A system or group of people who rule or control a country is known as a government. Most keywords that usually describe governments are monarchy, oligarchy, and democracy, mainly of Greek or Roman origin. Therefore, these have existed for more than 2,000 years, but their usefulness has yet to be exhausted. From this, we can deduce that mankind has not altered these much since it existed. When it comes to types of government, it can be tough to classify systems in a single word as governments are ever-evolving, and national governments comprise several types.
According to the Pew Research Centre, the democracy of all types has been the most popular idea around the globe. Across the world, more than 50% believe that representative democracy is a good way of governing their country. In the past few years, people in Sweden have been among the most likely of any country who are highly satisfied with the working of democracy, just like India and Tanzania.
This article discusses several types of government around the globe.
Forms of government around the world
Democracy is the most popular form of government today. It is opposite to an authoritarian government, it is of the people, for the people and by the people, so it exists when the people hold power. It has two types- direct and representative. Representative democracy is a type of democracy wherein people vote for representatives who then vote on policy initiatives (most common in the world), whereas; direct democracy is the one in which people vote on policy initiatives directly. Apart from these, but there are other main types of democracy.
Parliamentary democracy - The head of state (President) differs from the head of government (Prime Minister). For example: India, where there is a Prime Minister and a President. The executive power of the Union is vested in the President, but actually, it is carried on by the Council of ministers.
Presidential democracy - In this type, there is no head of the government but the head of the state. Example: the United States is an example of a presidential democracy. The president is the head of the executive branch of government and the head of state.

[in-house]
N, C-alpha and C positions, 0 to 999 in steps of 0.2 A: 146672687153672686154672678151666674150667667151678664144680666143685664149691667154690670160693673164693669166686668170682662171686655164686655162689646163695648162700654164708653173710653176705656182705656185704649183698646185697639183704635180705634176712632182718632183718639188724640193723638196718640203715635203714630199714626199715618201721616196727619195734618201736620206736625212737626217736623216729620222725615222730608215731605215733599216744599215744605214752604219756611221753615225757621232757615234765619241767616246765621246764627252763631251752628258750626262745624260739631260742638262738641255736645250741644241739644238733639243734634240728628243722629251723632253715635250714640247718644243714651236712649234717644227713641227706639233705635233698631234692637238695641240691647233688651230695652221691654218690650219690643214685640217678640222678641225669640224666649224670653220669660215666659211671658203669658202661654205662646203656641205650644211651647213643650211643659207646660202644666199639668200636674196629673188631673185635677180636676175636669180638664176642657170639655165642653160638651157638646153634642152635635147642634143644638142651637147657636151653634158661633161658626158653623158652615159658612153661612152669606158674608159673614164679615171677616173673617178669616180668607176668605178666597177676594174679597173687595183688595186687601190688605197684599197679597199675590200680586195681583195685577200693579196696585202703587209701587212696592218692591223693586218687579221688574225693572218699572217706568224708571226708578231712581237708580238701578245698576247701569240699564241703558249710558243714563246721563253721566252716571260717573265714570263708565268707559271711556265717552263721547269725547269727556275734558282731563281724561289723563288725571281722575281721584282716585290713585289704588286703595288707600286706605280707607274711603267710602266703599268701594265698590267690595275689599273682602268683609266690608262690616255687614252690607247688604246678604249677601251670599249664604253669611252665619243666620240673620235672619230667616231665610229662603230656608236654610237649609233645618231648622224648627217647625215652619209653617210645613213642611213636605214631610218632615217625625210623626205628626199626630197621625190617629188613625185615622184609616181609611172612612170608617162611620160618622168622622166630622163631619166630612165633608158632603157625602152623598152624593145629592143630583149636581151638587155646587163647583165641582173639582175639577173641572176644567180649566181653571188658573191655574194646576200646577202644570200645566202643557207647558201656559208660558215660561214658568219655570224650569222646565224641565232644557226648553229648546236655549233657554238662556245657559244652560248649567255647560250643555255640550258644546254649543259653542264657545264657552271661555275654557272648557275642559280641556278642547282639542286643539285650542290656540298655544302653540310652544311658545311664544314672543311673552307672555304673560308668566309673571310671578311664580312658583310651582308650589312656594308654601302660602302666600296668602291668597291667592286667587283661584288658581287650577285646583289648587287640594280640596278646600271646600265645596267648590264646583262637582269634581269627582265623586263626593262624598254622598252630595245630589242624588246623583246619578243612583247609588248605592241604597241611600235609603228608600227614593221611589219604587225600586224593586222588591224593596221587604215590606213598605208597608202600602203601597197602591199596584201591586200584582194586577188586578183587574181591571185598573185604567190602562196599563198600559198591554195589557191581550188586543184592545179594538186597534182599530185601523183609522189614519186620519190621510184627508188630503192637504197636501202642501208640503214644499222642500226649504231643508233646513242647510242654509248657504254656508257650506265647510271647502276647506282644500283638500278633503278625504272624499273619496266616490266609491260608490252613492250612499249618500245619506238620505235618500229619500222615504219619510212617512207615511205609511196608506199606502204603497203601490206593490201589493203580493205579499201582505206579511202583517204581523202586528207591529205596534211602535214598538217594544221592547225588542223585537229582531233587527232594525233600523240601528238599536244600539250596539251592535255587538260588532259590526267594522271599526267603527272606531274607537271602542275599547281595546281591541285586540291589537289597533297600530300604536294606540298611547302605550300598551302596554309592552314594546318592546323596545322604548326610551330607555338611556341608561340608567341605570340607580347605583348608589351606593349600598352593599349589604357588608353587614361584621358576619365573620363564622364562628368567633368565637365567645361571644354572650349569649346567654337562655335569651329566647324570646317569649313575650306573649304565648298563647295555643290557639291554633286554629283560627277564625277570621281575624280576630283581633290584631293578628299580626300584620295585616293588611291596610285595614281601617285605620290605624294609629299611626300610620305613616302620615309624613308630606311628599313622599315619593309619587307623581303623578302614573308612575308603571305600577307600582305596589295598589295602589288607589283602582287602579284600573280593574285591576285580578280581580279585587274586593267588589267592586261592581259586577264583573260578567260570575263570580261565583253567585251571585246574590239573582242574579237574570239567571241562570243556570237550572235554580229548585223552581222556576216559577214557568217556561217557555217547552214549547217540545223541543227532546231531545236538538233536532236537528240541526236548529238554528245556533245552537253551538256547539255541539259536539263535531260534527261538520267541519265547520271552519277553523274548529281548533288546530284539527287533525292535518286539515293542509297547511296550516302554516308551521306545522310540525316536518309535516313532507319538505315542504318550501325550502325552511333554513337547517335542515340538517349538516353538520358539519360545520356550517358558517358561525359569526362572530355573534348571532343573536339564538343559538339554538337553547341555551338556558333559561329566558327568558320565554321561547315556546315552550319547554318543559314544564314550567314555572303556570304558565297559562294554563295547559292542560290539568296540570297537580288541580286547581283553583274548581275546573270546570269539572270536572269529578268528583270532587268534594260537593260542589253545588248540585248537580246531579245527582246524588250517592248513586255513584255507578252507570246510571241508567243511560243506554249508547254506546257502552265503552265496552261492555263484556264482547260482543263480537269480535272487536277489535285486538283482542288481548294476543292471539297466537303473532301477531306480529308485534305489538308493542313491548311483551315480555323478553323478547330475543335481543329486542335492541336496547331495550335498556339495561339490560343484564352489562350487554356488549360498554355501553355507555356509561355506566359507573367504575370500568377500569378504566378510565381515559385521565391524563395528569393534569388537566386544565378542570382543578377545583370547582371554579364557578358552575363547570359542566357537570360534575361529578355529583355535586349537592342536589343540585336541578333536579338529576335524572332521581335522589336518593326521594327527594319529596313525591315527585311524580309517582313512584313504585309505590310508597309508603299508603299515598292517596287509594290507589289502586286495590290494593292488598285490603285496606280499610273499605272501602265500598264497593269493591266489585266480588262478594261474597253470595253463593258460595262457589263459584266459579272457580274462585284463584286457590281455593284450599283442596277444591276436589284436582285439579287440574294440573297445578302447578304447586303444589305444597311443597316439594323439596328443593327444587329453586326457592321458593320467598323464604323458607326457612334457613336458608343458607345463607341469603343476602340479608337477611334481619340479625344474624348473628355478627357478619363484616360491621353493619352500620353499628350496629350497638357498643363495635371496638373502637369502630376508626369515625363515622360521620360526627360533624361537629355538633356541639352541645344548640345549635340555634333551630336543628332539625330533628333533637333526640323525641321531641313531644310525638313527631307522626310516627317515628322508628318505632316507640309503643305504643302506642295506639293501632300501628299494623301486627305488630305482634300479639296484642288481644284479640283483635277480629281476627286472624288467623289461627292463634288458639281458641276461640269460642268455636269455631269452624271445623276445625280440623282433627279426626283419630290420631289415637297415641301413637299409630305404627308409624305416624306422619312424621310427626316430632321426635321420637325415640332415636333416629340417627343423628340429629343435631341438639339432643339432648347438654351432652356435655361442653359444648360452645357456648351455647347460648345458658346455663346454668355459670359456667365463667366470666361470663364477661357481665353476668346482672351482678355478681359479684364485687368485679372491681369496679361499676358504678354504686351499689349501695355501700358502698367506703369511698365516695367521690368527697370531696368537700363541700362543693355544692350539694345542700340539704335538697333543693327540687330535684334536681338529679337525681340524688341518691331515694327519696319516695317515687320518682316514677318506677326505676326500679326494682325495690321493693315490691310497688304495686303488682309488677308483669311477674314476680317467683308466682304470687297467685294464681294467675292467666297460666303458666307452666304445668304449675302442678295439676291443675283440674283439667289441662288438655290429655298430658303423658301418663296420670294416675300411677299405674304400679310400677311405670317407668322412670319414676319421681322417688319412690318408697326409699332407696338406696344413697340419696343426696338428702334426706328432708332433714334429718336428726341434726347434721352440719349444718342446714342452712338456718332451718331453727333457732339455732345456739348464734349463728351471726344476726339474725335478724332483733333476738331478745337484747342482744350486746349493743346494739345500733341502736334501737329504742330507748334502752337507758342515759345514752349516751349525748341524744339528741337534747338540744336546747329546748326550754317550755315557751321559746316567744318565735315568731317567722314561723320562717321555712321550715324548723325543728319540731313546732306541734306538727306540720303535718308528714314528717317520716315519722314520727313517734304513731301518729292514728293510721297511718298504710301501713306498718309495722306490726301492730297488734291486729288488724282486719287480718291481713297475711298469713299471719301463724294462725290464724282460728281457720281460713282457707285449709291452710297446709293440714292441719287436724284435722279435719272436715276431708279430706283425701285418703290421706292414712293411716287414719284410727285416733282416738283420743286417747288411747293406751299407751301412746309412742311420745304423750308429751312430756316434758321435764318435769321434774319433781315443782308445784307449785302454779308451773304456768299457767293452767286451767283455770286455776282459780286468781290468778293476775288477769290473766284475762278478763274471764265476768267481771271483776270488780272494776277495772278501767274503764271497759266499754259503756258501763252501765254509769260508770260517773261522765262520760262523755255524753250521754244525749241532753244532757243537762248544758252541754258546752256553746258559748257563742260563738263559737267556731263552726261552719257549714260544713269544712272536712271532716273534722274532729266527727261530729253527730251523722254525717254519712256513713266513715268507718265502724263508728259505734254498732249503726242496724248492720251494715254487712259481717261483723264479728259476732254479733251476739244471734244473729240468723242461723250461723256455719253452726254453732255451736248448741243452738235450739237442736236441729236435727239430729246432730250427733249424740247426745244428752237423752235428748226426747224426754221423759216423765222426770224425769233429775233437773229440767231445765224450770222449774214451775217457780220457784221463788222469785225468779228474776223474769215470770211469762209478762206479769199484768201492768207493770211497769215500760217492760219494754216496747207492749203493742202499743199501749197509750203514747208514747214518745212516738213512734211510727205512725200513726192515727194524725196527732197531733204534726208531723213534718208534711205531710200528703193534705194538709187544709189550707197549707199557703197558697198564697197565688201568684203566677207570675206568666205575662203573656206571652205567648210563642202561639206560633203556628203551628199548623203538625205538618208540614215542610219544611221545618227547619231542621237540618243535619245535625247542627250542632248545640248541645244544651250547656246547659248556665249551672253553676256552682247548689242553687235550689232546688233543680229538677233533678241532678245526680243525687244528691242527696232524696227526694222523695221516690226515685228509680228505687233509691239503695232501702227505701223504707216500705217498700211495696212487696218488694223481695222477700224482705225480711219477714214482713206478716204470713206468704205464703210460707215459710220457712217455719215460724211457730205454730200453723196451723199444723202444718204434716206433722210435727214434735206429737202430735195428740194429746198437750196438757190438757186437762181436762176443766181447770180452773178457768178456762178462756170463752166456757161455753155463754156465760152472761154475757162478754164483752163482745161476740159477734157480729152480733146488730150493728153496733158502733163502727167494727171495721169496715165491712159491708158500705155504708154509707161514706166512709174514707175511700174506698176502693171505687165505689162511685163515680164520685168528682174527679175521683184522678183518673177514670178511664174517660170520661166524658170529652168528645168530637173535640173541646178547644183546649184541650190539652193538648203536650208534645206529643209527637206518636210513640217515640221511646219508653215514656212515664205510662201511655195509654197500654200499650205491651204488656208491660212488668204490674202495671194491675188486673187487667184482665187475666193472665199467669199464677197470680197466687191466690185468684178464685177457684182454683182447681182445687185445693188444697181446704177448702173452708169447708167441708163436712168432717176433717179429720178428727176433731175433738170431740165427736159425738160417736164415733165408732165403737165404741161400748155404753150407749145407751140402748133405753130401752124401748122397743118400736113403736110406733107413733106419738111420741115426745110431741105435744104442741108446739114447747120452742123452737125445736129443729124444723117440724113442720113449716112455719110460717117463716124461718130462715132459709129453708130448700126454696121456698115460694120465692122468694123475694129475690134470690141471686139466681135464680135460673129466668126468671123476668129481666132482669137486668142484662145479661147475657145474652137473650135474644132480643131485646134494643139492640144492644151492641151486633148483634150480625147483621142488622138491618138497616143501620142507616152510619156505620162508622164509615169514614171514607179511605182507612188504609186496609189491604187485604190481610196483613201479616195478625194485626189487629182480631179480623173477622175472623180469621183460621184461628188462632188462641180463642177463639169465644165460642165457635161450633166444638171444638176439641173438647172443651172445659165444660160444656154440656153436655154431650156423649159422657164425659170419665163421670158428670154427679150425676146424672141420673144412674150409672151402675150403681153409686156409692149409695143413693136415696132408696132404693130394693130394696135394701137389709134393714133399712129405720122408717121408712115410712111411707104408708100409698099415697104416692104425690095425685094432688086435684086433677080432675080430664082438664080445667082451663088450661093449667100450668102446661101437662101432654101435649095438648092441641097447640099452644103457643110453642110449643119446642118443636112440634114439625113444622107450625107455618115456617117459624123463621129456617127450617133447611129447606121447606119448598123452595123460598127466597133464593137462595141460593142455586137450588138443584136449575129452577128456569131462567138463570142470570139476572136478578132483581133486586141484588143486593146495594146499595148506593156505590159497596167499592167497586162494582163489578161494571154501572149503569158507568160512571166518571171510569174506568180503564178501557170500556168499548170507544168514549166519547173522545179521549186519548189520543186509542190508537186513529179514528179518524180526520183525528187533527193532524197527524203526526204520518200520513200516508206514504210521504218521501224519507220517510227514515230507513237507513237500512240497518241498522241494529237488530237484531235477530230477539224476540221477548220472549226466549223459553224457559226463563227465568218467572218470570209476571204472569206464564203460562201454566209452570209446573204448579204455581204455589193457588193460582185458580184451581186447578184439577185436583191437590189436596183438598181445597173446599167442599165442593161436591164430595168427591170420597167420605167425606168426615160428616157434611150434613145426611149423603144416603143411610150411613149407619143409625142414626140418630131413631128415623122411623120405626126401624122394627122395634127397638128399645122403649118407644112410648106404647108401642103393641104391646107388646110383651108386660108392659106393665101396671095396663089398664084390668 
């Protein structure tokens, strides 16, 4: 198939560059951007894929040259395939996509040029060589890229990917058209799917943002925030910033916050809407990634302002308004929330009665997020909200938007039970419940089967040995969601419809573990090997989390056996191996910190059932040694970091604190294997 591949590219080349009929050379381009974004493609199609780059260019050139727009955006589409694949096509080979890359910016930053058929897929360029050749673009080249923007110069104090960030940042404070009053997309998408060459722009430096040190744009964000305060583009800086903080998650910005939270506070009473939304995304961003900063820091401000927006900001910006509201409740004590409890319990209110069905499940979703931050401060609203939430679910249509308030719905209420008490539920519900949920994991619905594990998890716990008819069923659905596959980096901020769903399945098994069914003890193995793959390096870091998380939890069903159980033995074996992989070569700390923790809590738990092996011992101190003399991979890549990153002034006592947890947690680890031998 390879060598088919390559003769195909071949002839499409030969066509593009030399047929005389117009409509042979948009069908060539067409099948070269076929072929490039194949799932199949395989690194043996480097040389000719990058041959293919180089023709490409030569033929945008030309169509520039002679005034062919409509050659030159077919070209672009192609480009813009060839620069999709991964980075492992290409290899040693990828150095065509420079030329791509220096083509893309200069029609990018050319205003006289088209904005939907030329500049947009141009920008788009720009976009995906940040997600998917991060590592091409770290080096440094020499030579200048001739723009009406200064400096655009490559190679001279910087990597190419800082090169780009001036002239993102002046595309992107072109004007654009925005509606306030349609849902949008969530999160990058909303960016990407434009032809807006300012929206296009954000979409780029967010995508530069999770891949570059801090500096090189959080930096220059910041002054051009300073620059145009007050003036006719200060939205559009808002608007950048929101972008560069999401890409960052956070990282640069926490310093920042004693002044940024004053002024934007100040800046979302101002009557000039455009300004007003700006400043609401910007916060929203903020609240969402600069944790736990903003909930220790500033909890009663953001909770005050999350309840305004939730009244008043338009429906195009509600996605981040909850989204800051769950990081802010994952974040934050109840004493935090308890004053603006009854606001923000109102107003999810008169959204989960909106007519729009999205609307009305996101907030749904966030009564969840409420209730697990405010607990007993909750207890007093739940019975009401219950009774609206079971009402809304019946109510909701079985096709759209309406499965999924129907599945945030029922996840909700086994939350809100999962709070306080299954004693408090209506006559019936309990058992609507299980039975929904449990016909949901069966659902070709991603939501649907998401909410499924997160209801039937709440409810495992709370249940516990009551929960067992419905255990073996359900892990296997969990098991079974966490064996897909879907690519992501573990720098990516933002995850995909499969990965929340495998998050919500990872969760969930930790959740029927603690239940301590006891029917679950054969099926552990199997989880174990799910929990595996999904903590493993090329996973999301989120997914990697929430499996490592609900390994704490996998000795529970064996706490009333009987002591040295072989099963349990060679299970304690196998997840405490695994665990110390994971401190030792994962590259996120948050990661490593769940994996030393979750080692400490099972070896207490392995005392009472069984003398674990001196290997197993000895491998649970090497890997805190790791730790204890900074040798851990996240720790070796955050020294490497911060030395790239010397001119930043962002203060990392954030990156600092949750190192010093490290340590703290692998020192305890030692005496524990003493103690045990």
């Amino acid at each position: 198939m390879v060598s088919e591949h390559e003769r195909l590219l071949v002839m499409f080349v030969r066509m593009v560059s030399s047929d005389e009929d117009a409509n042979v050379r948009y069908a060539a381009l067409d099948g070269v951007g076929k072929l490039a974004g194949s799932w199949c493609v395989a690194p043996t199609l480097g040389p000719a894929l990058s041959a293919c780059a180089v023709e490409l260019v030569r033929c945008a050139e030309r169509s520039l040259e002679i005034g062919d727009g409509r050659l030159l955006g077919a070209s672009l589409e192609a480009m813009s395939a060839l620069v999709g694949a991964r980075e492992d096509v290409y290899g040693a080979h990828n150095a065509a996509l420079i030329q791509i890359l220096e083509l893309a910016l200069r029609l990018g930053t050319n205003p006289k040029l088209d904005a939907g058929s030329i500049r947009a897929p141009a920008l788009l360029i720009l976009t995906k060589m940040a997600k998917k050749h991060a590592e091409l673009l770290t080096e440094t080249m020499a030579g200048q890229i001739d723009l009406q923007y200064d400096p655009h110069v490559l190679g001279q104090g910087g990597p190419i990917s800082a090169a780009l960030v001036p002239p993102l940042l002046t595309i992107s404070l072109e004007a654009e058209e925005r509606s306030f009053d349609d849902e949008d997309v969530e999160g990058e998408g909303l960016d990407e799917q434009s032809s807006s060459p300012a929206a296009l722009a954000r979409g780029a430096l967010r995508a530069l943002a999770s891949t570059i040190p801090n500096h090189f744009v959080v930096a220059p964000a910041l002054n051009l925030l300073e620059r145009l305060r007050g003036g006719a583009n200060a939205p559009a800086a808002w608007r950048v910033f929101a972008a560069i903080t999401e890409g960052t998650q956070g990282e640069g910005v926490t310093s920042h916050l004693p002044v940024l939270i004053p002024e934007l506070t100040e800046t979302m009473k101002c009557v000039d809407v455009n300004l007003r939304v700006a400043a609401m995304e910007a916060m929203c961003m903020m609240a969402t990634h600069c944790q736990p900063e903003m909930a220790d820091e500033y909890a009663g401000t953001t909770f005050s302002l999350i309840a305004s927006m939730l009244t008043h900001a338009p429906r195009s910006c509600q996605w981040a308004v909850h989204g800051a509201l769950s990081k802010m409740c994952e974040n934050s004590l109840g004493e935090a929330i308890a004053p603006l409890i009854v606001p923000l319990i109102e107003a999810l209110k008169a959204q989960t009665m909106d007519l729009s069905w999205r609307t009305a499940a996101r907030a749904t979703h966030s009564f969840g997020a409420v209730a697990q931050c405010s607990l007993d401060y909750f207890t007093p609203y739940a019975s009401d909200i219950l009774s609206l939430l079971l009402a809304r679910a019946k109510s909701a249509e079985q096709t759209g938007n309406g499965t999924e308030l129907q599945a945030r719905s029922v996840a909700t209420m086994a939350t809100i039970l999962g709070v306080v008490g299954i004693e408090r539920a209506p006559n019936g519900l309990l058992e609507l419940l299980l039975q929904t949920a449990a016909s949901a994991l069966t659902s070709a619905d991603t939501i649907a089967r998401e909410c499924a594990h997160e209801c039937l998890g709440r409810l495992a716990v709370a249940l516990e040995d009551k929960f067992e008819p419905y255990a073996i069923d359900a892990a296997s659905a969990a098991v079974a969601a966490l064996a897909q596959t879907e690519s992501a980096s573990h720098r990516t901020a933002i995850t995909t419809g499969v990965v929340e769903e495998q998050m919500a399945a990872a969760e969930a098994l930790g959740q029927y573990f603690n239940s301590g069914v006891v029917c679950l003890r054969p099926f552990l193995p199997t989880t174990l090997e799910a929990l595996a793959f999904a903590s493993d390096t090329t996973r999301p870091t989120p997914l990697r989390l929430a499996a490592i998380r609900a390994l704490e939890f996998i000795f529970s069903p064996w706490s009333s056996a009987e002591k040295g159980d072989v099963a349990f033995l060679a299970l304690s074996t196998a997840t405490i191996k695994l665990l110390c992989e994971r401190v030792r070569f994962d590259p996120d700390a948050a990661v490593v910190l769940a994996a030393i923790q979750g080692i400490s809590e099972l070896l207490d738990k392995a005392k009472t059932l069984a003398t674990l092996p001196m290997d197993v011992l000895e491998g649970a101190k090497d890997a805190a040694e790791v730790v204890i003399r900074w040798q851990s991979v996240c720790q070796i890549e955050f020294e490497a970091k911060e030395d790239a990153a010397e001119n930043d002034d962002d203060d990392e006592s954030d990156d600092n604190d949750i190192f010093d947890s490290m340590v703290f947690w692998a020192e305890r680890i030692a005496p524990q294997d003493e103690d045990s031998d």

Monarchy is not as popular as democracy today. However, it used to be one of the most common types of government historically. In this, one family rules, and their title is passed down through the generations. Let’s look at its types:
Constitutional monarchy - Example: UK in United Kingdom Charles III (after the death of Queen Elizabeth) is the monarch, but Parliament has most government control, so this is a constitutional monarch.
Absolute monarchy - Vatican City is also a monarchy where one figure, the pope, rules as the sovereign. Other examples are Brunei, Eswatini, Oman, Saudi Arabia Have you heard about autocracy, it exists in the form of absolute monarchies and dictatorships today.
Oligarchy (Greek for "few" (óligon) and "rule" (arkho)) is similar to monarchy, which places power with a few people or families, that is a nation’s wealthy elite. As many gets confused with oligarchy and monarchy, one prime difference between these two is that oligarchy is not necessarily dependent on noble birth, but on wealth or those who are deemed most “capable” of ruling unlike monarchy. Let’s check out its types:
Autocracy - Autocracy not only comes under a monarchy, as explained above. But, it can also be compared to oligarchy. One dictator rules everything. Example: Russia has had an oligarchy for centuries. Firstly, Russian czars were autocrats, and later on, after the rise of the Soviet Union, dictators like Vladimir Lenin and Joseph Stalin also took autocratic roles.
Plutocracy - It means rule by the wealthy. Examples: Athens and Sparta in Ancient Greece were ruled by wealthy men who shared king-like power.